(October 27, 2021) It’s through the rapid footwork and enchanting tukdas and tihais that Anindita Neogy Anaam Indian artists who have been telling stories on stage. The language of dance is what this Kathak exponent knows the best, and she loves exploring it layer by layer through her art form. Being acquainted with both Jaipur and Lucknow gharanas of the dance form, she is one of the few talents who has taken Kathak to the world stage.
The recipient of the National Nritya Shiromani Award and Jayadev Rashtriya Puraskar, Anaam began training at a very young age, and instantly fell in love with Kathak. Now after years of total submission to her art, this Global Indian is busy making the dance form popular in the US by presenting it as a ballet and making people aware of this classical dance.
Kathak – from traditional form to ballet
The music of taal always made a young Anaam put on her ghungroos and seeing her love for dance, her mother Falguni Neogyis among Indian artists who has trained her daughter in Kathak. After the initial schooling, Anaam enrolled in the Uma Sharma School of Dance to learn the nuances and finer techniques from veteran exponent Uma Sharma. It was here that Anaam immersed herself into the world of Kathak, and knew that this was her calling. To hone her craft, she found her place under the tutelage of Guru Pt Rajendra Gangani of Jaipur Gharana where she learnt the rhythmic foot movements. She later transitioned to the Lucknow Gharana where she understood the finesse and graceful movements under Pt Jai Kishan Maharaj, who is the eldest son of Pt Birju Maharaj. It was Maharaj who changed the direction of dance for Anaam when he introduced a ballet approach to Kathak.
Being well-acquainted with Kathak from both Jaipur and Lucknow gharana, Anaam became a popular name in this art form in India. However, things started to shift for this artiste after she moved to Wisconsin in the US in 2015. With not much awareness about Kathak in this part of the US, Anaam like other Indian artists found it quite challenging to introduce the non-Indians to her style of dancing. However, she was determined to make people aware of the beauty of Kathak.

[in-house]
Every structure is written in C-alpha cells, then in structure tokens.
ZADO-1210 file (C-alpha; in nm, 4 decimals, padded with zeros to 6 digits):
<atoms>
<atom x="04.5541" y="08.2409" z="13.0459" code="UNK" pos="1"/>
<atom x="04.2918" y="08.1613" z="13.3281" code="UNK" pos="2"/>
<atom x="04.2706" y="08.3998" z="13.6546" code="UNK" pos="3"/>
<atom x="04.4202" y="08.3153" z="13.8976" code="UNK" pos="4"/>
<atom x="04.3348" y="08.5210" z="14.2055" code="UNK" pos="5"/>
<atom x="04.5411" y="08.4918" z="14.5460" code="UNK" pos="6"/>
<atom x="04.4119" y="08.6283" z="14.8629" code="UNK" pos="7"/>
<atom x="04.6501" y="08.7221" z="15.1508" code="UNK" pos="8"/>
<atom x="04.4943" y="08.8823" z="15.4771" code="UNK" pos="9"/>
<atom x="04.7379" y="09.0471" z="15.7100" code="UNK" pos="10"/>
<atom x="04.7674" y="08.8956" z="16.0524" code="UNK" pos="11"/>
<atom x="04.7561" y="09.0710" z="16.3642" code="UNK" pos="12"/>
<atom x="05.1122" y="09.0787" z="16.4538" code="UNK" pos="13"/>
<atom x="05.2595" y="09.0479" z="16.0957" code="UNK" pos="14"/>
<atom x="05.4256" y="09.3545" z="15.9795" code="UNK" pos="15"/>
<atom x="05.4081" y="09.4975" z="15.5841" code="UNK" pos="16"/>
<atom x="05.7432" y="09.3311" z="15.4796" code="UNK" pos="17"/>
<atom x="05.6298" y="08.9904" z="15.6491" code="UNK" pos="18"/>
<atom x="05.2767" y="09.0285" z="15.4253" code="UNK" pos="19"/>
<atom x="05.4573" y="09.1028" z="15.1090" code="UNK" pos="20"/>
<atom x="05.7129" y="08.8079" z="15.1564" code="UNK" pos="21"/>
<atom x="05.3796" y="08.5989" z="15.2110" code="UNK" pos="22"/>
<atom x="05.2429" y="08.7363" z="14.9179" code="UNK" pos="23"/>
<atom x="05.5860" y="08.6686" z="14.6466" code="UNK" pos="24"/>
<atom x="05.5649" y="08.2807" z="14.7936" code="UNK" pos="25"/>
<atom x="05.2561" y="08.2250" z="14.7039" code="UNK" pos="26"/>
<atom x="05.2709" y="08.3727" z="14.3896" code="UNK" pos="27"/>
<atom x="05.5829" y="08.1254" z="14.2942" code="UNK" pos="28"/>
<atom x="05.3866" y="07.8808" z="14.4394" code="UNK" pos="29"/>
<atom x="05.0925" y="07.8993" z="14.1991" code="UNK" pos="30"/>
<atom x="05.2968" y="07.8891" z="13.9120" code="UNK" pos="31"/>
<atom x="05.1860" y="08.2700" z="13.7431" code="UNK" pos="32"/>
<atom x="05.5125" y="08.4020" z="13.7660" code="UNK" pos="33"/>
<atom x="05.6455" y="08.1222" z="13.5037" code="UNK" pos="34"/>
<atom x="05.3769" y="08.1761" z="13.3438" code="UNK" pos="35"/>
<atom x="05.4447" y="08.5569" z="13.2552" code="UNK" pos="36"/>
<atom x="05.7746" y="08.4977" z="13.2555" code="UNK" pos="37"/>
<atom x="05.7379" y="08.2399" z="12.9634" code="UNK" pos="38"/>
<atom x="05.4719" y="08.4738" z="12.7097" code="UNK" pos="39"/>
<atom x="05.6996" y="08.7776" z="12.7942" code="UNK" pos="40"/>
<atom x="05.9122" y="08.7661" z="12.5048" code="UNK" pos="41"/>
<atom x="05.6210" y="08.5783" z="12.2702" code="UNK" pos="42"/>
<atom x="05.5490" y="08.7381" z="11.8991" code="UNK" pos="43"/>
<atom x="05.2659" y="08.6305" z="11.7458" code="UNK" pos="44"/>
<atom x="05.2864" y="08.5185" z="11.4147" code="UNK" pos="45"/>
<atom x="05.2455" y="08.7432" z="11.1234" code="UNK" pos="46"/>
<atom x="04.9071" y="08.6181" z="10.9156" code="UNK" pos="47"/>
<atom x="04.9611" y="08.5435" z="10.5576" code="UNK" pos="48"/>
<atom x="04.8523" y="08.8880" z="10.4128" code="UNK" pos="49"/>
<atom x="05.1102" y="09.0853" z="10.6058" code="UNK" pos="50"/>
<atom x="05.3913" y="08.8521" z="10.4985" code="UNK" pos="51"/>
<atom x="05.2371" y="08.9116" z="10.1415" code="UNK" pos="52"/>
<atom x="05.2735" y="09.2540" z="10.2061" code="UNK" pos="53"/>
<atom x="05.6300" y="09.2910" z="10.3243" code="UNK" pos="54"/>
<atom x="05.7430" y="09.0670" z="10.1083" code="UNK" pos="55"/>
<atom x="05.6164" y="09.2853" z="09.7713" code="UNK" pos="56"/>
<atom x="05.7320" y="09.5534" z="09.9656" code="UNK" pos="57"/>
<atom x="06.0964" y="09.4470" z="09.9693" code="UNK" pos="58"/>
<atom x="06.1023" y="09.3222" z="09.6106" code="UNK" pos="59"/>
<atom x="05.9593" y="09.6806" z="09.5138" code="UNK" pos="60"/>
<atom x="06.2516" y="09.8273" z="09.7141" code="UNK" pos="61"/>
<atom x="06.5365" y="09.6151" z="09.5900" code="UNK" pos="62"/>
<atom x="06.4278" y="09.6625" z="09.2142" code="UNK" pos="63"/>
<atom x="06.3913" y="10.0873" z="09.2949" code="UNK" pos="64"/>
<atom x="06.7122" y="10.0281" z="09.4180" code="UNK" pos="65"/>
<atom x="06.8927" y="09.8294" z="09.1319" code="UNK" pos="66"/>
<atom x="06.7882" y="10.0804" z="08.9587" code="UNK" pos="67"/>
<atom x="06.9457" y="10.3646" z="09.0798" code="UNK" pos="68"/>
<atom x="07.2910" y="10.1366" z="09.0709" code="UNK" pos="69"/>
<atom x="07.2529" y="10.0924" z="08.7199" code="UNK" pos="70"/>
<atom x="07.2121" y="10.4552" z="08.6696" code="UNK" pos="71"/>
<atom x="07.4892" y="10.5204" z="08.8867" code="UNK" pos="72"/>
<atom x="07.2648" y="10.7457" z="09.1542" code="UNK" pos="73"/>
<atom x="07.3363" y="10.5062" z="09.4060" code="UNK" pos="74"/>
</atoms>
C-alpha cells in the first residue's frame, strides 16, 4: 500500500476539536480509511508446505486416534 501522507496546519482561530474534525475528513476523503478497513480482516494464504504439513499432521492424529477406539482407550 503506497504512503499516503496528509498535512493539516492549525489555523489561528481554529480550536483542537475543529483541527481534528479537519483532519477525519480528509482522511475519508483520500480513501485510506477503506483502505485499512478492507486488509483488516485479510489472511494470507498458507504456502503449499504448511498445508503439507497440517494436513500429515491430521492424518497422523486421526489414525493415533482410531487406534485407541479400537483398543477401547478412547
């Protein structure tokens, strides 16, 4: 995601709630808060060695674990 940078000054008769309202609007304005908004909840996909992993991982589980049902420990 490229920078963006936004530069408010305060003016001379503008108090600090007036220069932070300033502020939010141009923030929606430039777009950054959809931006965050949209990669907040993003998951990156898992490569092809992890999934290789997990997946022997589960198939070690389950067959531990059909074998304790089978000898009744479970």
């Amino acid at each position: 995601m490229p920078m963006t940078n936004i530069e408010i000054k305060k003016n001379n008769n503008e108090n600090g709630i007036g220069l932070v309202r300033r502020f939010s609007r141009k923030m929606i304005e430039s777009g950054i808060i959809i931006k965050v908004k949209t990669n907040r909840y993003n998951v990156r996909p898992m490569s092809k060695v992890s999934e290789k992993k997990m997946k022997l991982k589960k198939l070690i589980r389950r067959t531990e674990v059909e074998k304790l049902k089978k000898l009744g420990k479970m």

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“When I first shifted to the North East part of Wisconsin, it was a challenge to spread the Indian art because these areas have very less exposure to Indian culture, unlike Bay Area and New York where there is a thriving Indian community. I was culturally shocked but the dancer inside me didn’t let me rest,” she told the Statesman in an interview.
Making Kathak popular in the US
Anaam revealed to The Hindu that people of Wisconsin often confused Kathak with Bollywood and it took a great deal of time to make them understand the beats, tempo and rhythm and how they were similar to ballet and not Kathak. Back in 2015, Kathak was too new a dance form for the people of Wisconsin. “From here started my journey of spreading the art instead of suppressing my artistic desires. I started reaching out to county recreational departments, libraries, parks, local ballet and tap dancing studios, colleges, schools, and insisted them on holding free workshops, no-fee dance classes, lecture demonstration and exchange programmes,” she added.
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Having its roots in mythology, Kathak did not resonate with the people of Wisconsin who had no idea about bhajans or the Radha-Krishna compositions. That’s when Anaam decided to blend fusion music with Kathak. “So I chose Indian classical world music such as Lasya by Anoushka Shankar, Niraj Chag’s Kanya, Fur Elise, Rhythmscape to name a few. My idea was that music transcends boundaries and connects hearts. So why use lyrics, let the music guide the soul. This idea worked wonders. They loved the fast paced Indian music with powerful Kathak recitals and started to derive pleasure from each performance,” she said.
Awareness through dance form
Soon she started adapting her dance to the community, however, keeping the flavour of Kathak intact. Interestingly, Anaam started using her dance recitals not just as a form of expression and entertainment but also to create awareness. “In the US, if one wishes to work, one cannot keep going to mythology all the time. That is sort of a safe zone. I began experimenting with issues like depression, LGBTQ, trafficking, etc without compromising on the authenticity of the dance form, along with some collaborations. We need to come up with new ideas,” she told the Hindu.
Anaam, who has been in the US among Indian artists for more than five years now, believes that Indian art is mostly restricted to big cities like Chicago, Atlanta, and Texas, however, things are slowly changing as she is making every effort to make a classical form like Kathak popular in other parts of the country. The recipient of the National Nritya Shiromani award and Jayadev Rashtriya Puraskar, Anaam is an Indian Raga Fellow who has performed in leading festivals of India, Germany and the US. Not just this, she is also the Secretary of Wisconsin Dance Council Board, the first Indian Kathak dancer to achieve the feat.
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Anaam, who is making Kathak popular in the US, is happy to use dance as a tool of social transformation. “Dance is no more a medium of only depicting various moods of love and emotions in Radha Krishna storytelling method but slowly emerging into a strong tool of social transformation. The best part is that the authenticity of each style has been kept intact,” she added.
With Bollywood dance being one of the most popular dance forms from India in the US, artistes like Anaam are spreading awareness about Kathak and helping dissolve the confusion regarding different art forms from India. In just five years, Anaam has made the residents of Winscosin warm up to Kathak, a dance form that’s a beautiful way of story telling.